It was a light bulb moment born out of pure frustration. It became a $21 million business.
Juggling a nappy bag and a squirming three-week-old as she changed a nappy in the ridiculously cramped confines of an aeroplane toilet cubicle somewhere between Australia and New Zealand, Dannielle Michaels was running out of hands, and patience.
By the time she'd vented to her mum "this is crazy. I need, like, something else", the 'nappy' wallet' was born.
Kristy Carr was at a baby shower when her light-bulb moment struck: at approximately the same time her tastebuds said 'no' to the baby food she was tasting as part of a party game.
She figured if she never wanted to try it again, why should babies?
Her Organic Bubs baby food range is now sold worldwide - but its biggest market is China, where mums have a seemingly insatiable appetite for anything clean, green and Australian.
And then there's Jessica Rudd, who as a new mum living in Beijing would return from trips home to Australia to stock up on baby products for her and her network of Chinese friends.
When she moved back to Brisbane, she took the suitcase contents online, and the Chinese market can't get enough of them.
Meet the Mumpreneurs. They're women who combined those light bulb moments, the skills they learned in high-flying corporate careers, and a determination to make their work suit their changing family dynamic into businesses worth millions.
But call them Mumpreneurs at your own risk, warns Allison Langdon, who digs into the Mumpreneur network for her story on 60 Minutes.
Langdon discovered this group are no stay-at-home mums dabbling in a small business on the side. They are super-smart women who have deserted the chaos of corporate life, and are instead making millions working from home.
"They have mixed feelings about the term 'Mumpreneur'," Langdon says.
"They have two views. All of them initially hated it, but now a few of them have warmed to it," she says.
Rudd, who sells her organic baby products in partnership with Chinese online retail giant Alibaba is not among them.
"Jack Ma founded Alibaba," she tells Langdon. "He has 38,000 employees. He started with an idea and he turned it into that.
"I'm starting a business with an idea. I don't have that many staff ... I've got barely four.
"Is he a Dadpreneur? I don't think so. I think he's an entrepreneur and that's what I am."
Whatever the label, Langdon discovered the Mumpreneurs have serious commercial clout, and boast serious savvy and skills now lost to the more rigid traditional corporate world.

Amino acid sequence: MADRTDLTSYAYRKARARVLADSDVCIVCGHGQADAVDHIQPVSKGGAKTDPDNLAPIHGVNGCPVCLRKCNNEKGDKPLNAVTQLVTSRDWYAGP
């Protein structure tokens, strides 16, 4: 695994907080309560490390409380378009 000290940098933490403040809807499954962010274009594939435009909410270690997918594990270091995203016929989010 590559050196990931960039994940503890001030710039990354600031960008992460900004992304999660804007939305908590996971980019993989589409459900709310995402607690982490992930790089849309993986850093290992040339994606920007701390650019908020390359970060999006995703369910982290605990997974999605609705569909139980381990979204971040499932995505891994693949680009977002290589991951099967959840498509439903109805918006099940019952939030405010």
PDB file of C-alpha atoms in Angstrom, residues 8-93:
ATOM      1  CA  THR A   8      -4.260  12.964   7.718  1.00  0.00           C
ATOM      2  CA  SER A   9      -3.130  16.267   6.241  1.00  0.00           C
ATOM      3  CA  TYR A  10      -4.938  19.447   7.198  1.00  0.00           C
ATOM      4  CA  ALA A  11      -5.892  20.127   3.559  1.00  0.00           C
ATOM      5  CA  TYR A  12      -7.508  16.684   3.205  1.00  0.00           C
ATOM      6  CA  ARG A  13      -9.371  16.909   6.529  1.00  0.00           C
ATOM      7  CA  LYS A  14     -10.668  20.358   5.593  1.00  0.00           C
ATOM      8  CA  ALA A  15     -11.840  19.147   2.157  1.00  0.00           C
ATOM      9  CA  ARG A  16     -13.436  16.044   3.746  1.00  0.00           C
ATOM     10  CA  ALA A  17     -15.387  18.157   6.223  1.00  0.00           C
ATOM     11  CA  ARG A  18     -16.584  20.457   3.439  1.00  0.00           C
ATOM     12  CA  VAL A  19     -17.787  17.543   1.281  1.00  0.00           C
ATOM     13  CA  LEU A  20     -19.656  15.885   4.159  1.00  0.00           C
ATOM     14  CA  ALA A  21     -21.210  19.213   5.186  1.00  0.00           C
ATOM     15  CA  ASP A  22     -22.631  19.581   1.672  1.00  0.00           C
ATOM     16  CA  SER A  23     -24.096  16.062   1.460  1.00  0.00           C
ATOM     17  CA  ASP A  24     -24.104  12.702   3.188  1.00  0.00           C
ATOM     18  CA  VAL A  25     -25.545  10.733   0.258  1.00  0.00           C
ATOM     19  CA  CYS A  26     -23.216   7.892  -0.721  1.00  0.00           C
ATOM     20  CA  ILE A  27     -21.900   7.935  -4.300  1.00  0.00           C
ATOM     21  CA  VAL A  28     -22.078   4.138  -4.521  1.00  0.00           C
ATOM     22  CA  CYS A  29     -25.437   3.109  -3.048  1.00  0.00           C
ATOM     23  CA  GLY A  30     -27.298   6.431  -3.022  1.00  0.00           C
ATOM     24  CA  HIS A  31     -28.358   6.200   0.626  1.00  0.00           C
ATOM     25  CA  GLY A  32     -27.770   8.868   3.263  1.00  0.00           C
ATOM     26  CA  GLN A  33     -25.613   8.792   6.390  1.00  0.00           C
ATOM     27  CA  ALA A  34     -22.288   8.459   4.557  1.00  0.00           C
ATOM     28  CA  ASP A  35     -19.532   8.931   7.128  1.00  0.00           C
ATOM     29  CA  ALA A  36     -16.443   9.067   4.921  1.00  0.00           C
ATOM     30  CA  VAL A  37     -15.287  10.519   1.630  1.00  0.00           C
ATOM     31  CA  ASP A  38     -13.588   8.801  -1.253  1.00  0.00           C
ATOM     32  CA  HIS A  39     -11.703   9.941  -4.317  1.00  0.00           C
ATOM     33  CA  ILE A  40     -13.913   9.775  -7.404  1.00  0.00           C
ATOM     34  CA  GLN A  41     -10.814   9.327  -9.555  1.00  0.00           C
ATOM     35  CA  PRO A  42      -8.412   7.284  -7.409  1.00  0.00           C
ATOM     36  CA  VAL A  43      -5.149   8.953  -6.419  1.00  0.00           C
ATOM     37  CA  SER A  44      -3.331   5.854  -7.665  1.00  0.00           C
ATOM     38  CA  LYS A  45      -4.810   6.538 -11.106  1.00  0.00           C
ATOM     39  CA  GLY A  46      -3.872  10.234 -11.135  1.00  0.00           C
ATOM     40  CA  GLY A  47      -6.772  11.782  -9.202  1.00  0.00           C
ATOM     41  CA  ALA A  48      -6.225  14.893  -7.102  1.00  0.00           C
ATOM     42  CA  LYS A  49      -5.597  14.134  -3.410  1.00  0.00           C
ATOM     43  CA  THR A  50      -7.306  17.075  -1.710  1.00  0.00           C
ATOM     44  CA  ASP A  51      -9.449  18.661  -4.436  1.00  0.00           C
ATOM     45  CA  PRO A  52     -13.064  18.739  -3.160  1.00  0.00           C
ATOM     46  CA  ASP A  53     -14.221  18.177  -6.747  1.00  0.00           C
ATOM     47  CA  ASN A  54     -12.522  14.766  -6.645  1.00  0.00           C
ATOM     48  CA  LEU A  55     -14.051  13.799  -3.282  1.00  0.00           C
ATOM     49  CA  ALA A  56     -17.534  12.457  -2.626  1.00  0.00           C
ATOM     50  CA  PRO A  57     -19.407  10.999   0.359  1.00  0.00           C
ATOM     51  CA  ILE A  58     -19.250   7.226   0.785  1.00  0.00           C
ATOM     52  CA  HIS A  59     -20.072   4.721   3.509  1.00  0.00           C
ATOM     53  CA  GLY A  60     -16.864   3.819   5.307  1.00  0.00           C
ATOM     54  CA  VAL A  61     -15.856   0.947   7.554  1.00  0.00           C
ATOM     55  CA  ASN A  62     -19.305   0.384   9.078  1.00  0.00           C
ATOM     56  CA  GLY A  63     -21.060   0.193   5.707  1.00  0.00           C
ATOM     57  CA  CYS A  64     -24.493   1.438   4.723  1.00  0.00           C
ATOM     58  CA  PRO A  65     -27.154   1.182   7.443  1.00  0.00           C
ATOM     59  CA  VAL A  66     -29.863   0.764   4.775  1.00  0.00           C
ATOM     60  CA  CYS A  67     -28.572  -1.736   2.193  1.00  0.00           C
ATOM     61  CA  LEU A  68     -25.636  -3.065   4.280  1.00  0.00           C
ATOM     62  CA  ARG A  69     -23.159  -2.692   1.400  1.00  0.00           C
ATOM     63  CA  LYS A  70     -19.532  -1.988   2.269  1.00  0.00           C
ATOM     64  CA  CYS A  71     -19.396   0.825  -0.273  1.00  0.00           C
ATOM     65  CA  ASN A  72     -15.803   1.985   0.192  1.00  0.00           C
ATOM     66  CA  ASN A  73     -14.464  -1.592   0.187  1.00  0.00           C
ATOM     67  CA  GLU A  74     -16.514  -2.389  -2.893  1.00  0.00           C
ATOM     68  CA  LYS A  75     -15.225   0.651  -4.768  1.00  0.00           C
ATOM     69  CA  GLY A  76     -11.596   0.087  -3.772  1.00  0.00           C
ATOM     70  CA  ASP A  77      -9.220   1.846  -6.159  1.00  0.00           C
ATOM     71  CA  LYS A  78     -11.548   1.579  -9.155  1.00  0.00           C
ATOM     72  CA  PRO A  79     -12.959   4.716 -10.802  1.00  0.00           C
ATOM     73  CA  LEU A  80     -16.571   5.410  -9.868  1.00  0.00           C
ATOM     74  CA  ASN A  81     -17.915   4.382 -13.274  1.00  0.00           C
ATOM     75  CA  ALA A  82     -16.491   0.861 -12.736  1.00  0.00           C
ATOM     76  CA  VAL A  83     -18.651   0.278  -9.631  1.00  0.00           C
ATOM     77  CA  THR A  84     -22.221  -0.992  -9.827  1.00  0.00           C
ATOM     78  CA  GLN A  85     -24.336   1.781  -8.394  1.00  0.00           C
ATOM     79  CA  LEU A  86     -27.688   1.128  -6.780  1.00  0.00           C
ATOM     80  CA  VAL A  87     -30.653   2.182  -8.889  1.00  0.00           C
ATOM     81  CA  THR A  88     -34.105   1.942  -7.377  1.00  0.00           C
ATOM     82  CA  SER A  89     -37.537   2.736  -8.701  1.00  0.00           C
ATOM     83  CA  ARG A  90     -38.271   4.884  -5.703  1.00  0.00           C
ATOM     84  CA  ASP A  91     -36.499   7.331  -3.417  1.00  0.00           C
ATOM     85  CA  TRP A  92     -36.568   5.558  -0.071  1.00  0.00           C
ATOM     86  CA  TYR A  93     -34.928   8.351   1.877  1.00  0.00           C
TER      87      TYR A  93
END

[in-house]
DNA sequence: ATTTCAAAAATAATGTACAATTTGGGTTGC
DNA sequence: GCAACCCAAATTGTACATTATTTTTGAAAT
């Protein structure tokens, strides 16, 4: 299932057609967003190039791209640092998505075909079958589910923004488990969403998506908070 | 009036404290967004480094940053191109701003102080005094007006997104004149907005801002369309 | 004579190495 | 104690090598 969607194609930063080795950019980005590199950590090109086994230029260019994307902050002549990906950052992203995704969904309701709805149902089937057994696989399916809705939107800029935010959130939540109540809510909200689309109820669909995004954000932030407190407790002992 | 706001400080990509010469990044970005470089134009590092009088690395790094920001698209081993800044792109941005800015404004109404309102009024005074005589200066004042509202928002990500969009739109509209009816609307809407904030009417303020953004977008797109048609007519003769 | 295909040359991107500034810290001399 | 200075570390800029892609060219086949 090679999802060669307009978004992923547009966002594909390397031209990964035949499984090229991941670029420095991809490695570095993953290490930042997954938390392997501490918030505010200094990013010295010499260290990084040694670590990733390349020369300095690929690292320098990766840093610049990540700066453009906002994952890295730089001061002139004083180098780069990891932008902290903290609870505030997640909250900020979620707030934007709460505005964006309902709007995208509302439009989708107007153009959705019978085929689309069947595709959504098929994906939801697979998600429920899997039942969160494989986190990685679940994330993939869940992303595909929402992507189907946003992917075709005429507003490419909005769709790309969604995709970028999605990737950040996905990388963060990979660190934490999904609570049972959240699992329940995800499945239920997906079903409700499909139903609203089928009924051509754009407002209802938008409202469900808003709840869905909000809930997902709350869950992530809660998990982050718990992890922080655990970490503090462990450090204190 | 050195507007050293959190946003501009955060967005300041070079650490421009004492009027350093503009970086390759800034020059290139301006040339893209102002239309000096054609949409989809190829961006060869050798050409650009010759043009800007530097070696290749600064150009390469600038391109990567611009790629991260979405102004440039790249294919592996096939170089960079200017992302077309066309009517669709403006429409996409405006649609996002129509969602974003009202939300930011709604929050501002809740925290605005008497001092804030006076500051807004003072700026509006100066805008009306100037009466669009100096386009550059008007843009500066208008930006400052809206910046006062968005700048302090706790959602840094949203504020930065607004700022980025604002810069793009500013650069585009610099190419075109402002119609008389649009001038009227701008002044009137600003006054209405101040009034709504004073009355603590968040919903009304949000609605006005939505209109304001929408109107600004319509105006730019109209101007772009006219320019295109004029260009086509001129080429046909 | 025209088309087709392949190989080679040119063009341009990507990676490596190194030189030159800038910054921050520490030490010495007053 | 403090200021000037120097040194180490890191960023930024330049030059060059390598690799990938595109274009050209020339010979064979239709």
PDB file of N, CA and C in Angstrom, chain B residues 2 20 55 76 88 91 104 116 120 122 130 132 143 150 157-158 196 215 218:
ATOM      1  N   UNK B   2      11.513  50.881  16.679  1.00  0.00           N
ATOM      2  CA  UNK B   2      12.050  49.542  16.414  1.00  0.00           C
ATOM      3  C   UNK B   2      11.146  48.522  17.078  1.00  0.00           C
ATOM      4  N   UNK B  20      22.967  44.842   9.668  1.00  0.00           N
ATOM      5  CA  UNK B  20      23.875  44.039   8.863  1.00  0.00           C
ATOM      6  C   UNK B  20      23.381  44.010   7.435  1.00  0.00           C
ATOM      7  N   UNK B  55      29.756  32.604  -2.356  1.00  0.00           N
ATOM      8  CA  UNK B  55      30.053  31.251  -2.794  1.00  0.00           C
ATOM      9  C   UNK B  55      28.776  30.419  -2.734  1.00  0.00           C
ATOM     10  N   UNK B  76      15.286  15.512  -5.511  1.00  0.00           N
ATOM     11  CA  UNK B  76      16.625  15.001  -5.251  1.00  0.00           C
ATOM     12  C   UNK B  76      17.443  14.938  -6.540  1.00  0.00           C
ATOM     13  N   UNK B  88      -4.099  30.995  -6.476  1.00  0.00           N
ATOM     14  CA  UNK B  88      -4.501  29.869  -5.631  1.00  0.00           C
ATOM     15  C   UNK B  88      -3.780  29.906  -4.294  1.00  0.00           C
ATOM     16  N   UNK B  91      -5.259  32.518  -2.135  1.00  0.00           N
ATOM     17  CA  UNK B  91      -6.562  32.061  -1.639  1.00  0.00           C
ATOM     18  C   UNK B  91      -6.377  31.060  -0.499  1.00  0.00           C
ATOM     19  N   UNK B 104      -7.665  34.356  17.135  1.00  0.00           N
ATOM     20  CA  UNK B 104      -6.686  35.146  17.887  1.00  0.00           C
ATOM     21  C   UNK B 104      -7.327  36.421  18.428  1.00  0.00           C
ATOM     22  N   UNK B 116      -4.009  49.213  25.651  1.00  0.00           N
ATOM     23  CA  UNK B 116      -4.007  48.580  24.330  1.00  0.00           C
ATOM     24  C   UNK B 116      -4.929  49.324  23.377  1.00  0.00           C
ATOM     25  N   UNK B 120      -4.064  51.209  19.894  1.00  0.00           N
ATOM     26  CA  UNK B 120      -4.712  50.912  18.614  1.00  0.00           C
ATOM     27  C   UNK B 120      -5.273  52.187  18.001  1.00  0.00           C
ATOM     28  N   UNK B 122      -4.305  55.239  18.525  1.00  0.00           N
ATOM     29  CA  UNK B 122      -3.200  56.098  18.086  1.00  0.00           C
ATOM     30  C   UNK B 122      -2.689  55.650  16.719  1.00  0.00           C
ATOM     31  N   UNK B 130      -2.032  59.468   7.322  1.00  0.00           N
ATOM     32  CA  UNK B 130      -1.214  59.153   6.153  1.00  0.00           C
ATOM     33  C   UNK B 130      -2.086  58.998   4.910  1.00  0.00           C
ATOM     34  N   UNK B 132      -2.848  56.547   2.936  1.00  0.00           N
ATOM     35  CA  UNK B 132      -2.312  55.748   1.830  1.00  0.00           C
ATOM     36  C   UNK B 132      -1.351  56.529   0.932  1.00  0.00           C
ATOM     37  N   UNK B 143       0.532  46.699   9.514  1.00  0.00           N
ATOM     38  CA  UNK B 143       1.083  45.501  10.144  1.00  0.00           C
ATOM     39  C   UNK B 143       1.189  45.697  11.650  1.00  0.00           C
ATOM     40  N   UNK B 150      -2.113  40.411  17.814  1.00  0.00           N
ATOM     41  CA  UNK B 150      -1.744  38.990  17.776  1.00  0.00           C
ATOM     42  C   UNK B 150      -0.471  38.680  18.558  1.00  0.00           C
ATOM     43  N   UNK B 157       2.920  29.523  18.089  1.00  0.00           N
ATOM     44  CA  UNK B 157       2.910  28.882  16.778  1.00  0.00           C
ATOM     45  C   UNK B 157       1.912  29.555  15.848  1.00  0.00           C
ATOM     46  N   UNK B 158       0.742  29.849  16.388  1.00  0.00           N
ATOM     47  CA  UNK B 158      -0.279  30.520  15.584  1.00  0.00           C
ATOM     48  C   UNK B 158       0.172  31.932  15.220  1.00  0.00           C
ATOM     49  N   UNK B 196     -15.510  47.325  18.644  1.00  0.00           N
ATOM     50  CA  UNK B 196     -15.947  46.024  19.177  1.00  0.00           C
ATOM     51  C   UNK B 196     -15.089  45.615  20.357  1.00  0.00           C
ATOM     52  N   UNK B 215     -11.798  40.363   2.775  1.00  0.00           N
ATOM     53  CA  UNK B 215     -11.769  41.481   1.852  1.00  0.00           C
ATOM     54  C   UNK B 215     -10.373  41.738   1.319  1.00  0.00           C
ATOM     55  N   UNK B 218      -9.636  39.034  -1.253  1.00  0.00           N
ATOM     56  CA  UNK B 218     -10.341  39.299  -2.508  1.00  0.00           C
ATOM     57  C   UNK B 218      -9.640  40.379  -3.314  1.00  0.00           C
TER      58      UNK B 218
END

"They are women who had high-powered jobs, working all over the world, and when they went on maternity leave worked out that having a family and going back to their old career is just not possible - it's too inflexible," Langdon says.
"They've created an industry that offers flexibility and suits them, rather than bending to fit the traditional industry, and they are proving just as successful outside the traditional corporate sector.
We knew that the corporate lives that we'd had in the past were not what we wanted moving forward.
b.box, the company which began with Micheals' mid-flight nappy wrestle now boasts 15 products and is worth between A$15m and A$20m.
Michaels joined forces with close friend Monique Filer to build it. The two had successful corporate careers but had agreed with babies on the way corporate lifestyles wouldn't mix with the families they wanted to be, so were on the hunt for a project.
Langdon said it's a common theme among mums leaving corporate life.
"All of these women went into maternity leave wanting to plan a business that suited them, and called on their corporate lessons to do it," she says.
"They are serious entrepreneurs who happen to be mothers."
Michaels and Filer designed their prototype 'nappy wallet' using a cardboard box, invested $50,000 each, and two years, and many sleepless nights and business conferences around a kitchen table later, launched their first product in 2009.
"We knew that the corporate lives that we'd had in the past were not what we wanted moving forward," says Michaels.
"I think for me at the time my husband was working crazy hours and if I went back to work I'd just never see the kids and I thought 'if I'm going to work hard I'd rather do it for myself'."